Graphic Design

19 March 2009

Eye 71 on press

Eye 71 on press

john l. walters

This is it: time to get physical with paper and ink
Since we took ownership of Eye last April, writes Eye editor John L. Walters, my fellow director (and art director) Simon Esterson has made a point of seeing every issue on and off press. Yesterday, Simon set off at the crack of dawn to Beacon Press in Uckfield, where the machines were being prepared for the latest Eye, a type special.

18 March 2009

The Form of the Book 3

The Form of the Book 3

william hall

When misunderstandings could be fatal – Mushrooms by Roger Phillips
‘Death cap Amanita phalloides: prolonged and violent vomiting and diarrhoea accompanied by severe abdominal pains, lasting for a day or more. Typically this is followed by an apparent recovery, when the victim may be released from hospital or think their ordeal over, but death results from kidney and liver failure within a few days.

13 March 2009

The Peter Saville principle

The Peter Saville principle

sara martin

‘Music covers are not graphic design, they communicate nothing’
Peter Saville didn’t keep the audience waiting long last night, writes Sara Martin, only fifteen minutes, but the crowd wanting to see him at the D&AD talk struggled to fit into the large auditorium; a screen was set up outside for people who couldn’t find a seat.

12 March 2009

Scary times for recruitment

Scary times for recruitment

mike radcliffe

What should designers do when supply outweighs demand?
In October 2008, after more than five years finding work for talented designers in the London area, the phone stopped ringing, writes Represent’s Mike Radcliffe.

5 March 2009

Museum and magazine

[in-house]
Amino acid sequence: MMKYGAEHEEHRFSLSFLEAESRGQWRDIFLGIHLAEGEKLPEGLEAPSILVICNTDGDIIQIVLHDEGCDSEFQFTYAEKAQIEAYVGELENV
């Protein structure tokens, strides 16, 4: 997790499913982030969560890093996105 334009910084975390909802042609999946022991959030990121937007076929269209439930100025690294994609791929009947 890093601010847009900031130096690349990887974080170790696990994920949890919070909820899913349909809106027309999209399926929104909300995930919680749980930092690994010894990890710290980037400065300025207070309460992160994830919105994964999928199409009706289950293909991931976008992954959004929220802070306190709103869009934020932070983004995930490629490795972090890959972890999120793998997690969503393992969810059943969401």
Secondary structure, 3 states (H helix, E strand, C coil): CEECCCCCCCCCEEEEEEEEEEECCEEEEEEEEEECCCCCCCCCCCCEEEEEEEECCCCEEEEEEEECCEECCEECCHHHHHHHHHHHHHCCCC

Museum and magazine

the events department

New exhibitions at the Graphic Design Museum in Breda, Holland
The Graphic Design Museum in Breda, Holland, has published a magazine to coincide with its three new exhibitions, which run until early June:

25 February 2009

Is print really dirtier than online?

Is print really dirtier than online?

barney cox

Barney Cox’s technology feature from Eye 70 looks at green issues
When it comes to the environmental impact of communication media, print is usually singled out as the dirty old man, writes Barney Cox in ‘Foot prints’, Eye no.70. vol. 18. It is understandable why that should be. In the shiny, weightless online world, everything happens in the twinkling of an eye and it is possible to instantly view a Web page or email created on the other side of the world. With the rise of the iPhone, Wifi and 3G dongles, this viewing can be anywhere, as long as you have battery life and a few bars of signal.

23 February 2009

Collection by Matt Willey

Collection by Matt Willey

matt willey

Scrapper vs. Slugger. Boxing posters: tough type; bare facts; no fuss
I found these old boxing posters recently and I think they are wonderful, writes Matt Willey. The typefaces and the way they are arranged appeal to me. The arrangement of the type is a result, I presume, of a simple need to get all this information on the poster – nothing more fancy than that.

14 February 2009

Who’s writing this script?

Who’s writing this script?

the post room

Valentine’s Day is a field day for Marian Bantjes
Design magazines don’t receive Valentine’s Day cards as a rule. Sure, we get plenty of Christmas cards. And even more New Year’s cards and fancy calendars, from all those design studios who didn’t quite hit their Christmas deadline. But 14 February always seemed too . . . arbitrary, too commercialised and/or too personal. Until Marian Bantjes came along.

10 February 2009

The Form of the Book 2

The Form of the Book 2

andy polaine

‘Nothing. Yet everything’ – Kenya Hara’s Designing Design
My desk resembles an over-developed resort on the Costa del Sol, writes Andy Polaine. Towers of design books vie for attention, some flashy, others already out of fashion, most of them desperately self-conscious.

6 February 2009

Modernism 2.0

Modernism 2.0

limited language

Meaning is back in fashion, courtesy of M/M (Paris)
If you’ve ever been troubled by what they call a ‘postmodern moment’ – disorientated, disconnected and detached – worry no more, write Monika Parrinder + Colin Davies. Postmodernism is over, according to Nicholas Bourriaud the French writer and curator behind the current Tate Triennial 2009.
 
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